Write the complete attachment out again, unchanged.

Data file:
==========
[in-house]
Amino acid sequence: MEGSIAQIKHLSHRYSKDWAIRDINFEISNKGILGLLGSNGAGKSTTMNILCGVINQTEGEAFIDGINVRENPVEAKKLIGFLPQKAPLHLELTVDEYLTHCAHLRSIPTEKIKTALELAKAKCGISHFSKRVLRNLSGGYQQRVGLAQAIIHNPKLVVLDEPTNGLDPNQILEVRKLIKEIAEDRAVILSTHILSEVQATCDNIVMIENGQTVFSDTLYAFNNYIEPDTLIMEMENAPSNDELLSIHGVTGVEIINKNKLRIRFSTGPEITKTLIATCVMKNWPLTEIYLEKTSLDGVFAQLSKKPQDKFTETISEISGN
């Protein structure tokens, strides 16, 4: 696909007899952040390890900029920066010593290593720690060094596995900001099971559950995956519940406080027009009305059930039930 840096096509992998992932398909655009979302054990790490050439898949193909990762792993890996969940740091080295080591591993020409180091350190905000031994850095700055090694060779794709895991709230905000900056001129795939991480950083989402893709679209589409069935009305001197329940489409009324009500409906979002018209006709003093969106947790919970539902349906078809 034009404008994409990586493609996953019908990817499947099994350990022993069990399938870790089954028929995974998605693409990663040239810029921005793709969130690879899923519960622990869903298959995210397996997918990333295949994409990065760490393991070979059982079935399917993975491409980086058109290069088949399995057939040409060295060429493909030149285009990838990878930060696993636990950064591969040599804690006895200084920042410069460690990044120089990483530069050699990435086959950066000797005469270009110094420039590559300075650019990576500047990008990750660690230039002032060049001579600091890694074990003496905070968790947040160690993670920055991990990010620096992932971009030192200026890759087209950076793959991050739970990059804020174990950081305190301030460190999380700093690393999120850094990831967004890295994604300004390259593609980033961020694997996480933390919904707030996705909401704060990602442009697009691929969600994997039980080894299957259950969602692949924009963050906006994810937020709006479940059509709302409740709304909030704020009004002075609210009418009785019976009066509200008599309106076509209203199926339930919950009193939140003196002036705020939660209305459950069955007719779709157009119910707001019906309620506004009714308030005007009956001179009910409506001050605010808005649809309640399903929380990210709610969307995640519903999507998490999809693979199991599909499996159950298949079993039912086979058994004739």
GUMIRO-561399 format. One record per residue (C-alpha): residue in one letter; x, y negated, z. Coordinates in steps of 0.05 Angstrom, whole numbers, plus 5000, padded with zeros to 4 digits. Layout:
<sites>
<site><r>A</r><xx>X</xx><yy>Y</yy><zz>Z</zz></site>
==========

[in-house]
Amino acid sequence: MEGSIAQIKHLSHRYSKDWAIRDINFEISNKGILGLLGSNGAGKSTTMNILCGVINQTEGEAFIDGINVRENPVEAKKLIGFLPQKAPLHLELTVDEYLTHCAHLRSIPTEKIKTALELAKAKCGISHFSKRVLRNLSGGYQQRVGLAQAIIHNPKLVVLDEPTNGLDPNQILEVRKLIKEIAEDRAVILSTHILSEVQATCDNIVMIENGQTVFSDTLYAFNNYIEPDTLIMEMENAPSNDELLSIHGVTGVEIINKNKLRIRFSTGPEITKTLIATCVMKNWPLTEIYLEKTSLDGVFAQLSKKPQDKFTETISEISGN
């Protein structure tokens, strides 16, 4: 696909007899952040390890900029920066010593290593720690060094596995900001099971559950995956519940406080027009009305059930039930 840096096509992998992932398909655009979302054990790490050439898949193909990762792993890996969940740091080295080591591993020409180091350190905000031994850095700055090694060779794709895991709230905000900056001129795939991480950083989402893709679209589409069935009305001197329940489409009324009500409906979002018209006709003093969106947790919970539902349906078809 034009404008994409990586493609996953019908990817499947099994350990022993069990399938870790089954028929995974998605693409990663040239810029921005793709969130690879899923519960622990869903298959995210397996997918990333295949994409990065760490393991070979059982079935399917993975491409980086058109290069088949399995057939040409060295060429493909030149285009990838990878930060696993636990950064591969040599804690006895200084920042410069460690990044120089990483530069050699990435086959950066000797005469270009110094420039590559300075650019990576500047990008990750660690230039002032060049001579600091890694074990003496905070968790947040160690993670920055991990990010620096992932971009030192200026890759087209950076793959991050739970990059804020174990950081305190301030460190999380700093690393999120850094990831967004890295994604300004390259593609980033961020694997996480933390919904707030996705909401704060990602442009697009691929969600994997039980080894299957259950969602692949924009963050906006994810937020709006479940059509709302409740709304909030704020009004002075609210009418009785019976009066509200008599309106076509209203199926339930919950009193939140003196002036705020939660209305459950069955007719779709157009119910707001019906309620506004009714308030005007009956001179009910409506001050605010808005649809309640399903929380990210709610969307995640519903999507998490999809693979199991599909499996159950298949079993039912086979058994004739």
GUMIRO-561399 format. One record per residue (C-alpha): residue in one letter; x, y negated, z. Coordinates in steps of 0.05 Angstrom, whole numbers, plus 5000, padded with zeros to 4 digits. Layout:
<sites>
<site><r>A</r><xx>X</xx><yy>Y</yy><zz>Z</zz></site>